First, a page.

CARACAS – The Venezuelan government claimed on Monday that the country has successfully begun the process of refinancing its foreign debt during a meeting earlier in the day in Caracas with bondholders from various countries.
“The government of the Bolivarian Republic of Venezuela wants to inform the world that today, at the Miraflores Government Palace, the process of refinancing Venezuela’s foreign debt was started with resounding success, as a strategy to fully comply with our obligations,” an official statement claimed.
Venezuelan government representatives met with creditors to try and renegotiate the debt, an initial meeting from which no agreements or concrete proposals emerged and at which the Nicolas Maduro administration informed its creditors of its limitations to pay.
“We rate this meeting, in which Venezuelan debt holders from Venezuela, the United States, Panama, the United Kingdom, Portugal, Colombia, Chile, Argentina, Japan and Germany participated, as highly positive and very auspicious,” the statement continued.
Bondholders didn't see it that way. Quoted by Reuters, one unnamed bondholder had a perfectly succinct summary of what happened: “There was no offer, no terms, no strategy, nothing,” the bondholder said, leaving the meeting that lasted a little over half an hour at the ‘White Palace’, departing with a colorful gift-bag containing Venezuelan chocolates and coffee.
Instead of offering solutions and plans, bondholders report that Venezuela used the 30 minute meeting to accuse Washington of “attacking” its economy and denounced that the credit rating agencies, following the pattern of financial blockade undertaken by the Donald Trump administration, assist to hinder the country.
The meeting was ostensibly led by 43 year old Vice President Tareck El Aissami, who Washington put on a U.S. Treasury sanctions list in February, labeling him a "drug kingpin" and seizing over $500 million in cash and property from accounts related to him in the U.S. El Aissami read from a prepared text railing against Washington's sanctions, with another sanctioned individual - Simon Zerpa, who is the CFO of PDVSA and acting Finance Minister -- standing next to him.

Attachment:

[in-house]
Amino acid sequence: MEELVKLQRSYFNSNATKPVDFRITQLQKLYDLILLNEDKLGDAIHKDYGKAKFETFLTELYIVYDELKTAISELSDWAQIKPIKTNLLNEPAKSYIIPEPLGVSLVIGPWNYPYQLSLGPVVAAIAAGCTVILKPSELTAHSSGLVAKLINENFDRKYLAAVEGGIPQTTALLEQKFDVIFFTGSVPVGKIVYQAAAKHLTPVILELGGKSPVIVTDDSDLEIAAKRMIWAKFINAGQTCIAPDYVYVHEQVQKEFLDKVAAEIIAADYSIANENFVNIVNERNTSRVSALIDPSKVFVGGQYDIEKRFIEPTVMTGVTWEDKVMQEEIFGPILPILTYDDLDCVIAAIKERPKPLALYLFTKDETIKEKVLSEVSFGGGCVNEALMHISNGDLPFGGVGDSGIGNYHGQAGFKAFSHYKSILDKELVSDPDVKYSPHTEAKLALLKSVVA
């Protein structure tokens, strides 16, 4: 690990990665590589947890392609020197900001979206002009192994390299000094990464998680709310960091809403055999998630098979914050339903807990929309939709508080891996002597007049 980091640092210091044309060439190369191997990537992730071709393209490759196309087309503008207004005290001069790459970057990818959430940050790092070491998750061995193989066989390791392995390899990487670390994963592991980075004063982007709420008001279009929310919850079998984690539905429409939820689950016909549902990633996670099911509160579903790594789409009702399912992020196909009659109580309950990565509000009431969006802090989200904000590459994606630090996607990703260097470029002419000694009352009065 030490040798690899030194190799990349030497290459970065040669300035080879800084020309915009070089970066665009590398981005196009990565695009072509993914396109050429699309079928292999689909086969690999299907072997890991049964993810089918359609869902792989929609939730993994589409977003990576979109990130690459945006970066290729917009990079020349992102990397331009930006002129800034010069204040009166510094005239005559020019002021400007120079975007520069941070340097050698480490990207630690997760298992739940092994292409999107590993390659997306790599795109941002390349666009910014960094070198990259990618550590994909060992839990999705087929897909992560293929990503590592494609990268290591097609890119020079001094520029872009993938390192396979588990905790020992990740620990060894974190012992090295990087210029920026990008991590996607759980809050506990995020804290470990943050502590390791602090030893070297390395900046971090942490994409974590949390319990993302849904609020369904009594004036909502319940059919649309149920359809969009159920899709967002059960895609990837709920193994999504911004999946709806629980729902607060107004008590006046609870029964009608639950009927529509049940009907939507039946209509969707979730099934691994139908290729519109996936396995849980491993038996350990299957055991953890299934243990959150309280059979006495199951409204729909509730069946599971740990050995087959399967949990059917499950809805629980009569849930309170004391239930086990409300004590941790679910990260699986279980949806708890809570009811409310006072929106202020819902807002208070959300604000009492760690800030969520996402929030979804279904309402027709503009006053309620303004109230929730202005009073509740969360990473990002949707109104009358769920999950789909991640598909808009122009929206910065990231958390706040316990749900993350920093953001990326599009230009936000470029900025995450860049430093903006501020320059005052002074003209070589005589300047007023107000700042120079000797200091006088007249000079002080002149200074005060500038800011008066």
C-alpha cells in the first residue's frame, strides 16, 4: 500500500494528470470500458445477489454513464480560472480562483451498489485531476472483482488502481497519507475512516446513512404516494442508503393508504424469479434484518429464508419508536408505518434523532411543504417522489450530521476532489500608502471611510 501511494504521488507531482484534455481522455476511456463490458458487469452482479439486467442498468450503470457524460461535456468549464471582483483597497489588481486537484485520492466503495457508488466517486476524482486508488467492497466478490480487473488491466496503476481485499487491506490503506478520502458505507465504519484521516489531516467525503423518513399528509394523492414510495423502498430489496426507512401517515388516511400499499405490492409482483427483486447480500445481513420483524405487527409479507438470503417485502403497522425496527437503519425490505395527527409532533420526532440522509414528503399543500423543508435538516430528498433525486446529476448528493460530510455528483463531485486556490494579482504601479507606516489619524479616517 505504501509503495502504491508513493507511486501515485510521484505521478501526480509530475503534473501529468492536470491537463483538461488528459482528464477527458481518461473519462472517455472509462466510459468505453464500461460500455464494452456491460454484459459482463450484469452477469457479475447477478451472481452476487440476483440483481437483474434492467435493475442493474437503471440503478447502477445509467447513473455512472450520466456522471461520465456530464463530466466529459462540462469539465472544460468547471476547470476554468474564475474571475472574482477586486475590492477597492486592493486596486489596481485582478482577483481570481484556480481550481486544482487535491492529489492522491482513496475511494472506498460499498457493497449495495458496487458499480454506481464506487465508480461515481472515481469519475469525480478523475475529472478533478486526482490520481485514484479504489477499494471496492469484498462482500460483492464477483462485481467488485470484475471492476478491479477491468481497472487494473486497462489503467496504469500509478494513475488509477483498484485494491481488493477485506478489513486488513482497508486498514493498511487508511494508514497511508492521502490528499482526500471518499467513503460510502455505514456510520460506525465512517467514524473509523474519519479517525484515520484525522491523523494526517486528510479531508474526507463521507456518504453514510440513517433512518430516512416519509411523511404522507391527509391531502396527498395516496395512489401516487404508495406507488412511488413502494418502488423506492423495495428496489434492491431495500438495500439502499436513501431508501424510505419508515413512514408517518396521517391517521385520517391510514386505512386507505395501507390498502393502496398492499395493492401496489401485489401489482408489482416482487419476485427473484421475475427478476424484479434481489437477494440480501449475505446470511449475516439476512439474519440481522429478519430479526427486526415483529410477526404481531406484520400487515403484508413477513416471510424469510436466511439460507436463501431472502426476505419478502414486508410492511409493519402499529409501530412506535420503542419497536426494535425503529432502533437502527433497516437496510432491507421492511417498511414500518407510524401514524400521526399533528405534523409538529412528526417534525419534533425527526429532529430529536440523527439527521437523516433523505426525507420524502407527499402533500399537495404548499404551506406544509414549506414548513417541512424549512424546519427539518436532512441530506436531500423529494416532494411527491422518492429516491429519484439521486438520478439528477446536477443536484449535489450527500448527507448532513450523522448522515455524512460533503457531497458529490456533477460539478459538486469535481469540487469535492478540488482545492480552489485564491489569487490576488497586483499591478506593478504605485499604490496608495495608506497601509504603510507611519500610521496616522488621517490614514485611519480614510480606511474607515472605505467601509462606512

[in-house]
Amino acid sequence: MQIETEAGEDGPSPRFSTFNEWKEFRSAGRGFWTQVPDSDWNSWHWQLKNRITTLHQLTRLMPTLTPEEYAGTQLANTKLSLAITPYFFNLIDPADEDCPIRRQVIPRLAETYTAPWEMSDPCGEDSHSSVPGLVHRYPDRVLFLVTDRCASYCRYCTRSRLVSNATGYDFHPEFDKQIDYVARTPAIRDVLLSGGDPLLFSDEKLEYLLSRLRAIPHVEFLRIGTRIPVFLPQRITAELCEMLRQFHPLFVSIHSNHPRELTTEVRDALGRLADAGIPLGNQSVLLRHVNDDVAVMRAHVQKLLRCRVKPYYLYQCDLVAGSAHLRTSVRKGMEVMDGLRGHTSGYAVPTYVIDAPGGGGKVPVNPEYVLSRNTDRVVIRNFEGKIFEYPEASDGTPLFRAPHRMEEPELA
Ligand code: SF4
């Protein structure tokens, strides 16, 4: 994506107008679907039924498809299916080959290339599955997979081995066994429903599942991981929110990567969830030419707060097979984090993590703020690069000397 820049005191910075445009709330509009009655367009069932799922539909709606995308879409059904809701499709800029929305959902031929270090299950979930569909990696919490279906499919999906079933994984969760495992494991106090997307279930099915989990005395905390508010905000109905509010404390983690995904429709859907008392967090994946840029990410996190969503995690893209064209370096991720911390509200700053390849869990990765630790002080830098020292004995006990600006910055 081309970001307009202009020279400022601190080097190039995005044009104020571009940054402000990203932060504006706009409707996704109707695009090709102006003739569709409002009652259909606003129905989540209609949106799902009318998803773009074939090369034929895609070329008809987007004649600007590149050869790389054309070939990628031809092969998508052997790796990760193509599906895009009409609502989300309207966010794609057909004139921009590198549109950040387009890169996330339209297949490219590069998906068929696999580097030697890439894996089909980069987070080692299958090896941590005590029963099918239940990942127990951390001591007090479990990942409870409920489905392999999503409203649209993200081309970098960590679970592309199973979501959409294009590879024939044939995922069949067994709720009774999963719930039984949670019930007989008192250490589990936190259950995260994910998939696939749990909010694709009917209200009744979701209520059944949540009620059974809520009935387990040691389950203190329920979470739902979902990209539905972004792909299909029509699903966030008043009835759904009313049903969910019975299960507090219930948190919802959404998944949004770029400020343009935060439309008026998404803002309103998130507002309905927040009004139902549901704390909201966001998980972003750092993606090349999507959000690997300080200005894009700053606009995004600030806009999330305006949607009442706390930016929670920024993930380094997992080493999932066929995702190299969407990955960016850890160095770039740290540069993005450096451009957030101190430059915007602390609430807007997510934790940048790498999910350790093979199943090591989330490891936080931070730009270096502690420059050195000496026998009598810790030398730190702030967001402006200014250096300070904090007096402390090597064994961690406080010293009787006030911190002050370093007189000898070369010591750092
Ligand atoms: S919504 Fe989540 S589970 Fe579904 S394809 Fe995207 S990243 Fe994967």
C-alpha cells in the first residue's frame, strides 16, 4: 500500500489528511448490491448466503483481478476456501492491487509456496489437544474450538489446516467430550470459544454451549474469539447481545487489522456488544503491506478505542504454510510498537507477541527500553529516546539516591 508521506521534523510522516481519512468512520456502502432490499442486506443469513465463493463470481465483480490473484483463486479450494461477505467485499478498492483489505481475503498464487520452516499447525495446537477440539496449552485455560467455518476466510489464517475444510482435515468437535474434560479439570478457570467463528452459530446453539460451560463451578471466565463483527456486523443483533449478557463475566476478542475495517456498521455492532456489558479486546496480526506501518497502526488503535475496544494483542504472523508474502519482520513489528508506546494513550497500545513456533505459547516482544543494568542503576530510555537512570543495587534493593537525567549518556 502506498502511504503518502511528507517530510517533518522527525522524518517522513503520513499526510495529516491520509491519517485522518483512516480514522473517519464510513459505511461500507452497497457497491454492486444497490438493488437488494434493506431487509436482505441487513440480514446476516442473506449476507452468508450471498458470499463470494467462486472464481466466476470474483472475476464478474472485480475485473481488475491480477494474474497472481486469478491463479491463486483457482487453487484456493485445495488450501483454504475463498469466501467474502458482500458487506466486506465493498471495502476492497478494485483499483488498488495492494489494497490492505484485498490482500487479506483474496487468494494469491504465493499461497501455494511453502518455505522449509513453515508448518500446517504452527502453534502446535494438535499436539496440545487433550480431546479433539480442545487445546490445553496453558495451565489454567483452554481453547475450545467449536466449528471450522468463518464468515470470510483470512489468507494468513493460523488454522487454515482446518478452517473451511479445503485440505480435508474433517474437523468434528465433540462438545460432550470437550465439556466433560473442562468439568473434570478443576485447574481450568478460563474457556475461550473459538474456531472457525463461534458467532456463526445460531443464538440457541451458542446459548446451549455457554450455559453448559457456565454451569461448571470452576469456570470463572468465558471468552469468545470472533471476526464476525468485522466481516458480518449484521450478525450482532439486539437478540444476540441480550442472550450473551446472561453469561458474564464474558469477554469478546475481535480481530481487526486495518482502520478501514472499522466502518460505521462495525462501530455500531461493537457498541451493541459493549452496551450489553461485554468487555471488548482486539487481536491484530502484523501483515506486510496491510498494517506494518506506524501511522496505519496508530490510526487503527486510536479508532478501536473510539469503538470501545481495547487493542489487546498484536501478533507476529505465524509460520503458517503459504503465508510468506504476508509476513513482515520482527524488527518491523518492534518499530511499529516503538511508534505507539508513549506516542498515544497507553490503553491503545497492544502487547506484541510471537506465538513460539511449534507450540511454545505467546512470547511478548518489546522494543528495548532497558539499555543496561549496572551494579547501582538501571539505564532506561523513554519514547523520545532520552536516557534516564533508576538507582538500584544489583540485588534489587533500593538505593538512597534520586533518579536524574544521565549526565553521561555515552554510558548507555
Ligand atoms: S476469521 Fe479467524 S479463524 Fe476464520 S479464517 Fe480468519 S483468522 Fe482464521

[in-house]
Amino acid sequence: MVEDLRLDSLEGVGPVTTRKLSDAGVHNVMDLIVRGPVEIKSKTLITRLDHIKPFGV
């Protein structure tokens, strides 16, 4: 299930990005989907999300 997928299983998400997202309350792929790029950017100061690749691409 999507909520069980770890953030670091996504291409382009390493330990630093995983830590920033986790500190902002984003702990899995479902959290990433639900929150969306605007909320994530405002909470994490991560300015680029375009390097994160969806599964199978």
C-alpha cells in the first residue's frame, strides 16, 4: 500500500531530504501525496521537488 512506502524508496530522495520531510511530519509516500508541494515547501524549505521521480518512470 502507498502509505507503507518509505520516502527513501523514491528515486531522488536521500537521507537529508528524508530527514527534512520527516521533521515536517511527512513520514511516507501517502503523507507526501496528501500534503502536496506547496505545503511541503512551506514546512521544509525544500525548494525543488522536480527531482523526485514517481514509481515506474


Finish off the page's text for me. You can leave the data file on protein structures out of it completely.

U.S. citizens and companies are forbidden by the Treasury sanctions from negotiating with sanctioned individuals.
Caracas claimed that it has “punctually” paid $73.35 billion for debt services in the last 36 months, and hoped that Monday’s meeting will help reiterate its willingness to comply with its commitments. However, bond payments from Venezuela and PDVSA together have roughly averaged $10 billion a year, leaving analysts unclear as to what makes up the other $36 billion.
“The positive climate in which this refinancing process began indicates that we will move forward and continue to build the welfare state that the people of Venezuela deserve,” the official note added.
According to the Venezuelan National Assembly’s financial commission’s estimates, Venezuela holds a total debt close to $150 billion, which results in an annual payments close to $10 billion, “not including what is paid to China and Russia” by various agreements.
Venezuela and PDVSA have been struggling to pay $3.6 billion due on their $65 billion of bonds in October and November.
Venezuela owed a $27.6 million dollar coupon payment on its $650 million Electricidad de Caracas (EDC or ELECAR) 8.5% of April 10, 2018, on October 10. The bond indenture allows for 30 days of coupon non-payment to pass before it becomes a full-blown "event of default." That 30 days default period ended Thursday, November 9, and on Friday, November 10, the Trustee, Wilmington Trust issued a Notice of Default. Later on Friday, Standard and Poor's also cut the state-owned power company to Default.
Today, the 30 Day Technical Default Period on PDVSA 2027 interest ($80.6 million due October 12), Venezuela 2019 interest ($96.7 million due October 13), and Venezuela 2024 interest ($102.9 million due October 13) expired. As a result of no payments by Venezuela and PDVSA on the $280 million owed on these bonds within the 30 day period to cure the technical default, S&P cut Venezuela to Default and Fitch cut PDVSA to Default.
Separately, the International Swaps and Derivatives Association (ISDA) is deliberating on whether PDVSA's failure to pay $1.12 billion on a PDVSA bond maturity within 3 days of its November 2 due date triggered Credit Default Swaps, a type of bond insurance. An answer is expected Tuesday.VENEZUELA CUT TO DEFAULT by S&P
Venezuela State Oil Company PDVSA Cut to DEFAULT by Fitch
Venezuela's State Power Company CORPOELEC Cut to Default by S&P